As comedy stars depart, a look at the influence of satirical shows
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With an era of satirical news led by Jon Stewart and Stephen Colbert now coming to an end, students are reflecting on just what these programs brought to the youthful minds that made up a large portion of their audience.
Since 1996, audiences across the U.S. and around the world have become avid viewers of one of Comedy Central’s great success stories, !e Daily Show with Jon Stewart. Upon taking the helm of the program, Stewart started to bring political commentary into the show’s regular content. Stephen Colbert, one of !e Daily Show’s “correspondents,” began his own news parody, !e Colbert Report, in 2006. Others, such as John Oliver and Larry Wilmore, have continued the tradition of these shows, starring on Last Week Tonight and !e Nightly Show respectively.
In late 2014, Colbert aired his last episode; now 16 years after the Daily Show began, the last show date is set for the coming August.
With comedian Trevor Noah set to take Stewart’s place hosting the Daily Show, senior Brian King commented, “I find him to be a hilarious individual… I think the show itself has impacted the minds of both young and old [individuals] to go out and really go into depth when it comes to research because certain news stations may only touch the surface of an article that they want the public to see, and that there will always be a side that can be brought to light.”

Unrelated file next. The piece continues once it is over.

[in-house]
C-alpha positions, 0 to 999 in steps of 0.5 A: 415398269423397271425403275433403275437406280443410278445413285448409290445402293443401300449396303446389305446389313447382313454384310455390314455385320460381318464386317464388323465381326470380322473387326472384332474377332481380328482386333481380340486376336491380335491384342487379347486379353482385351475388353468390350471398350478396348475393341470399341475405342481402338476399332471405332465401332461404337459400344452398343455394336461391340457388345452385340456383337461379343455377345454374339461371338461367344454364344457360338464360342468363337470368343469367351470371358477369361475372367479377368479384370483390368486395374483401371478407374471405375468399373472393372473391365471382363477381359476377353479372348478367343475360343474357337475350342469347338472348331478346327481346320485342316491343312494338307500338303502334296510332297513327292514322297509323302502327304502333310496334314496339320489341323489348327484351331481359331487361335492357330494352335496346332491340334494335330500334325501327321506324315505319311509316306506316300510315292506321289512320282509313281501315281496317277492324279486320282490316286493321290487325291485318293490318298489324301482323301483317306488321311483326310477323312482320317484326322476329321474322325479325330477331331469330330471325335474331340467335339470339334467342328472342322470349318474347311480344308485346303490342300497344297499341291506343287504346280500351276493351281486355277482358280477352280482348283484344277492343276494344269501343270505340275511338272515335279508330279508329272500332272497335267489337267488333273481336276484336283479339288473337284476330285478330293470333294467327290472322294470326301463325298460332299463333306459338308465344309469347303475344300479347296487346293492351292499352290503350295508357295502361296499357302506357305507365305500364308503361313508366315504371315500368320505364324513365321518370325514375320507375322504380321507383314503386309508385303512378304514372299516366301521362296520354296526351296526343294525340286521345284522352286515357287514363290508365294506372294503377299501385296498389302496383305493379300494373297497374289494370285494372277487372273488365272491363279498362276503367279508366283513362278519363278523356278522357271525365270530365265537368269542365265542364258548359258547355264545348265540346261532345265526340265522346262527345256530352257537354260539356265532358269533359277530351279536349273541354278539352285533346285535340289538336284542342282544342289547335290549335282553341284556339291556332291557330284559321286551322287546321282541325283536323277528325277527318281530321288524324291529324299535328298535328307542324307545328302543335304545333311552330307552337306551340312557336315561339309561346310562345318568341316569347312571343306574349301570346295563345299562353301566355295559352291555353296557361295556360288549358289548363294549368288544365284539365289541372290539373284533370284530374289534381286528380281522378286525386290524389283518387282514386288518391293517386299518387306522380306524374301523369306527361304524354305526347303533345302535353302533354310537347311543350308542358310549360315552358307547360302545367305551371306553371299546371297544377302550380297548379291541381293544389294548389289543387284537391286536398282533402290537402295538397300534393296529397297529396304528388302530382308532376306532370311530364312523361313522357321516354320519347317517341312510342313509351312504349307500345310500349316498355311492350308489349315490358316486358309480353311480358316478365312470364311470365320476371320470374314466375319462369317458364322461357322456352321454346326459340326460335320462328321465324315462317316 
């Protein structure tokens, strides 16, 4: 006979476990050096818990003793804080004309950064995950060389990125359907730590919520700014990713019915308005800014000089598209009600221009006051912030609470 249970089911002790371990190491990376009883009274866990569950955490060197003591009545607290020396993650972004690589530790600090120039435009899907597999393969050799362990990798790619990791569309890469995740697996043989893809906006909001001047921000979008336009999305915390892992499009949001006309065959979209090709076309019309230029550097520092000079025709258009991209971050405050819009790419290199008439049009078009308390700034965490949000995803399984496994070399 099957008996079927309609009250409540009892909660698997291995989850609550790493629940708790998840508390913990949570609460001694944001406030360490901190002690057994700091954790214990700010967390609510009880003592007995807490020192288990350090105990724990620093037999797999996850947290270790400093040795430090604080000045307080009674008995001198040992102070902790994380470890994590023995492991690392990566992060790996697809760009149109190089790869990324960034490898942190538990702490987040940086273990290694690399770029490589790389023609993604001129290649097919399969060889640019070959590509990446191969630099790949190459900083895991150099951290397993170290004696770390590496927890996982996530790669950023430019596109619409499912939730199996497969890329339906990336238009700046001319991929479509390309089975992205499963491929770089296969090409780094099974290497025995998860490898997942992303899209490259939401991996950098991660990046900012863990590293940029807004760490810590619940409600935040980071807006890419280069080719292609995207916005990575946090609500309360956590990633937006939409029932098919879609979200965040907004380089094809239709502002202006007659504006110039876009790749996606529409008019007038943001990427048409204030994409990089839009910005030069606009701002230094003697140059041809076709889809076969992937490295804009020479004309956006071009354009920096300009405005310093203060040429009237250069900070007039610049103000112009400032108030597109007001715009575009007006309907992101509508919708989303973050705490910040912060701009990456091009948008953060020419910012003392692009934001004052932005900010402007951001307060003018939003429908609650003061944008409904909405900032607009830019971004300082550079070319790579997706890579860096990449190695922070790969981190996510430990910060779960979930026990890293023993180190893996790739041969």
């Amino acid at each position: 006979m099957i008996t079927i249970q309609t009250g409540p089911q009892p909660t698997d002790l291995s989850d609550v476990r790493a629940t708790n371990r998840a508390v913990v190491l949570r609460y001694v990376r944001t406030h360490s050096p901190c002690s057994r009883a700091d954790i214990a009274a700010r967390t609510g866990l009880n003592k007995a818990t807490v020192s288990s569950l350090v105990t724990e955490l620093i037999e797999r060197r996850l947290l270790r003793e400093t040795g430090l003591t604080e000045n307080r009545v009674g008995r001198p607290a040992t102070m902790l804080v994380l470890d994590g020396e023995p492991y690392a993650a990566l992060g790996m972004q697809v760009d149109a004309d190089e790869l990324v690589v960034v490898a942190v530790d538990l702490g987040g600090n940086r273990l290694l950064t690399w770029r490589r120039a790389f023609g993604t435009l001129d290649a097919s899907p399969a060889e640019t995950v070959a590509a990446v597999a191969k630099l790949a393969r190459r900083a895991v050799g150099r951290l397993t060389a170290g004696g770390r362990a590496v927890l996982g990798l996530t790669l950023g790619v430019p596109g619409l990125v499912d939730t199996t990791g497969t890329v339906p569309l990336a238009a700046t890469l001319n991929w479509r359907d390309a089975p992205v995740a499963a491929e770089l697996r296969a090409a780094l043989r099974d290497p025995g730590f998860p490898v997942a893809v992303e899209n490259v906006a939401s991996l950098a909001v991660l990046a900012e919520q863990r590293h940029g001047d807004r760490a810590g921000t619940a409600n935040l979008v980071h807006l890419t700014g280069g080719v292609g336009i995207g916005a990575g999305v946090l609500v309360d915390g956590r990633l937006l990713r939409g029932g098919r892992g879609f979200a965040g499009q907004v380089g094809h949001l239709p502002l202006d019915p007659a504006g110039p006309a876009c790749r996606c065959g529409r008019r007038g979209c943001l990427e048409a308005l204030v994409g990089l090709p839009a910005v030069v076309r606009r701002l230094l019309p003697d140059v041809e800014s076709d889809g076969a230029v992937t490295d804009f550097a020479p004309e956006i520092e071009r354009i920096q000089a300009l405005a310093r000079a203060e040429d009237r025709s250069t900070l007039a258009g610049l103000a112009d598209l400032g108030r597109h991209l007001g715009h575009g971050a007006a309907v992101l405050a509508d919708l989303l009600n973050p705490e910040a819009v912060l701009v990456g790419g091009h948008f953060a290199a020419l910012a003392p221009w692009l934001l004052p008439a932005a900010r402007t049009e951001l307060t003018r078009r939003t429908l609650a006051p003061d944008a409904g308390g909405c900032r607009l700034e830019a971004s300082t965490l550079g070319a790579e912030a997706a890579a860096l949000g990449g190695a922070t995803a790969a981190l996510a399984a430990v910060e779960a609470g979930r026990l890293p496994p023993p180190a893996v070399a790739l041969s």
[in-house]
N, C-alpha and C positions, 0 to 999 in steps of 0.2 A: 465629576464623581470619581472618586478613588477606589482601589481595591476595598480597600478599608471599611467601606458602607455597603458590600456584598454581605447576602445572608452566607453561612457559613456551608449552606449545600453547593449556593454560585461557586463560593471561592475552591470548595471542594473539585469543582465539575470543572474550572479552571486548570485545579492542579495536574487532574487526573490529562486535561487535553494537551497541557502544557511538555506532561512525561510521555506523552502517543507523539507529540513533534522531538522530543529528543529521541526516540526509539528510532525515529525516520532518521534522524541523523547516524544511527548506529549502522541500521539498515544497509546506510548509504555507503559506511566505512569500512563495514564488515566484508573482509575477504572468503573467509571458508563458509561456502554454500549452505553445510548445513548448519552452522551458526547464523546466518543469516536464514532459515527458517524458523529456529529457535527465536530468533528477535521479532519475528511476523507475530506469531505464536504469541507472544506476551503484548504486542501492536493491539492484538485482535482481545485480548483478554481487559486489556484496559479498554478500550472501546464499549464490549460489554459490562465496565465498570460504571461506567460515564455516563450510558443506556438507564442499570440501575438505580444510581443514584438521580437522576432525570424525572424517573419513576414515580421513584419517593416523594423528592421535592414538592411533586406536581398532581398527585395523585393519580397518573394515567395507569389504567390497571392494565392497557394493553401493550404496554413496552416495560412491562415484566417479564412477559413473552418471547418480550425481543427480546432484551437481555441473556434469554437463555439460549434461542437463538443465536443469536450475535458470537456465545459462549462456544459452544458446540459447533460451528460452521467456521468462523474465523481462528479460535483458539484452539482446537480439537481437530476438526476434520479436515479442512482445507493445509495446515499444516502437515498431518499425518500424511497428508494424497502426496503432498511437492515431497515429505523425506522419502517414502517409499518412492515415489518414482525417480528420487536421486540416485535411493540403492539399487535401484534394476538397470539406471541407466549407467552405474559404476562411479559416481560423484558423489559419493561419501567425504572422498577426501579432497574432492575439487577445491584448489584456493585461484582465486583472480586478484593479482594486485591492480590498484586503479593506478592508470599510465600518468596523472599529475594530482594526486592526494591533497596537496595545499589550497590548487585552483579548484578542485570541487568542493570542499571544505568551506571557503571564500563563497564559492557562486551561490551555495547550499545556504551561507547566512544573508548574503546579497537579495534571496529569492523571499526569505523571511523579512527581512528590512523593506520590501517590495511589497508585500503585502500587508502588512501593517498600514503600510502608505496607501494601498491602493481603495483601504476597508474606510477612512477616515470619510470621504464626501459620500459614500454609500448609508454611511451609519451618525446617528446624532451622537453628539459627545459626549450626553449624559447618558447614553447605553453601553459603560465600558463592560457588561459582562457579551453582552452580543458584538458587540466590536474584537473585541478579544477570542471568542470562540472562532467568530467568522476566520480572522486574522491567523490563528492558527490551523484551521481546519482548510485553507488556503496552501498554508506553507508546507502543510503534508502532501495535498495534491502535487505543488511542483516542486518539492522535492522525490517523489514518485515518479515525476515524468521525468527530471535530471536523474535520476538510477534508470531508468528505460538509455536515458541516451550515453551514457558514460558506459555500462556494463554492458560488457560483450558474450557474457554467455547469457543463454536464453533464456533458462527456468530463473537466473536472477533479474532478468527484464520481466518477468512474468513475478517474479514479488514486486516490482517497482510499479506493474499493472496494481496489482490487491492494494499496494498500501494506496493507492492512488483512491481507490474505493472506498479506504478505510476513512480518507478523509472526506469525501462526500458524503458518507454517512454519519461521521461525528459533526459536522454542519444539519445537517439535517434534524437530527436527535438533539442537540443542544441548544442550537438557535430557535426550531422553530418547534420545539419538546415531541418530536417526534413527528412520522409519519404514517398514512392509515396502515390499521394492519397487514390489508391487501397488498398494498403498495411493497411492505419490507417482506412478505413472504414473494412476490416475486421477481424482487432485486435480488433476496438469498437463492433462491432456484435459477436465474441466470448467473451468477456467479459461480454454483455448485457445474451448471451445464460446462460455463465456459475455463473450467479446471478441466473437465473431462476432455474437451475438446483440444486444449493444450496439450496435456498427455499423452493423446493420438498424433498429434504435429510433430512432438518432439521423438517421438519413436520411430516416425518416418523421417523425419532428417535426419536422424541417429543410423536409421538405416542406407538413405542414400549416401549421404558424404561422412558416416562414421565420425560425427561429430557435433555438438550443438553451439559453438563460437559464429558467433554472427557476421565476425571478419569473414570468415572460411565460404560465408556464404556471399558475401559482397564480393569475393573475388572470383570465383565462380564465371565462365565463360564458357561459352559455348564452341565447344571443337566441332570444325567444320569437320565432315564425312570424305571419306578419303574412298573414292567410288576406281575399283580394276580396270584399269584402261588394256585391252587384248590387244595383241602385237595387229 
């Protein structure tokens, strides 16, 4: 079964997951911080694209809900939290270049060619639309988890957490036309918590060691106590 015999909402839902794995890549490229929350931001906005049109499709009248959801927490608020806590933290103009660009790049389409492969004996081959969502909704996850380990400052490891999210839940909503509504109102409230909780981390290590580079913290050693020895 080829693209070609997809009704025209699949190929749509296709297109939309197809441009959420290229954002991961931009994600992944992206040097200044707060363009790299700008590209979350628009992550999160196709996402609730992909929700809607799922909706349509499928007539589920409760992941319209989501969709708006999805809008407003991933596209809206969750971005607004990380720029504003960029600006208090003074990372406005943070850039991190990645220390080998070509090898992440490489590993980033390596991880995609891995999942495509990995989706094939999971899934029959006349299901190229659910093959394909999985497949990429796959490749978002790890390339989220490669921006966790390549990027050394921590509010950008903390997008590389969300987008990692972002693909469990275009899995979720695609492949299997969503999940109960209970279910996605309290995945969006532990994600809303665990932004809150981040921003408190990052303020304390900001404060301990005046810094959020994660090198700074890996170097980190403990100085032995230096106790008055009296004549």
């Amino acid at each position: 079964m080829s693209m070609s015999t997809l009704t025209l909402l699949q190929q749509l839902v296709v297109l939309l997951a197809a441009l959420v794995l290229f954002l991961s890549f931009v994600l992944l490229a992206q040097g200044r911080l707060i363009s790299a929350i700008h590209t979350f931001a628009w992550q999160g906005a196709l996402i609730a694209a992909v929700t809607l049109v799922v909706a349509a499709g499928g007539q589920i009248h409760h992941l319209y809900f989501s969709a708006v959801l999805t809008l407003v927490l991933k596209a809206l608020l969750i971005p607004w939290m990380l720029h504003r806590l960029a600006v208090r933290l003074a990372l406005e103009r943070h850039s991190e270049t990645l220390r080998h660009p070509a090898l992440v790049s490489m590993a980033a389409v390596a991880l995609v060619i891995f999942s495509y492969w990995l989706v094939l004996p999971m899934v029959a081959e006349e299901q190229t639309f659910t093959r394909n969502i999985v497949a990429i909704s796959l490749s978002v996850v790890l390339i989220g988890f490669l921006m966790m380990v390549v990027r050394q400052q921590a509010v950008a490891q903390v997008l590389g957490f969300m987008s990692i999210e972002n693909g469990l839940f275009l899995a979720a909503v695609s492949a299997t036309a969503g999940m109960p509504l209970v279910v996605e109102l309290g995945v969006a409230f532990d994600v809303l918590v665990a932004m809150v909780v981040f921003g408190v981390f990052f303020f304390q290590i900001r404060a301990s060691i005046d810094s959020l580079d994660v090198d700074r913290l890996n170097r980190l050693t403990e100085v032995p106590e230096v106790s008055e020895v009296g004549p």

Sophomore Ben Pulatov commented on the shows saying, “I like those shows because they help liven up my day. A”er a long day, hearing jokes about other people’s mistakes always seems to take my mind off of things. They certainly find a way to express the same material in a way that is certainly both informative and entertaining.”
Senior Hema Venkata said Stewart caught her attention by “pointing out how ridiculous some things are” and credits The Daily Show as a reason she started paying more attention to politics.
Social Studies teacher Alex Wood believes that the shows are successful because people can understand their context. “I think the genius of the Daily Show and the Colbert Report is that [they are] accessible,” he commented.
Junior Briana Carreras said, “Satire can be seen as offensive, but it can also shine light on something that we should be focusing on. It’s how it’s used that determines whether or not it can alter a student’s outlook.”
“People are always trying to express their ideas and feelings and also expose situations through art. !ere are a lot of controversial pieces of art that are exposing things that are going on,” said English teacher Georgia Brandeis.
However, sophomore Erela Datuowei feels differently, saying, “I don’t think they have much of a legacy to leave. It was admirable to call out social and political issues using a humorous front but they’re numerous other late night talk shows that do the same without going to the extremes that the Daily Show does. It was witty and scandalous but a lot of the times it came off as derisive and critical commentary.”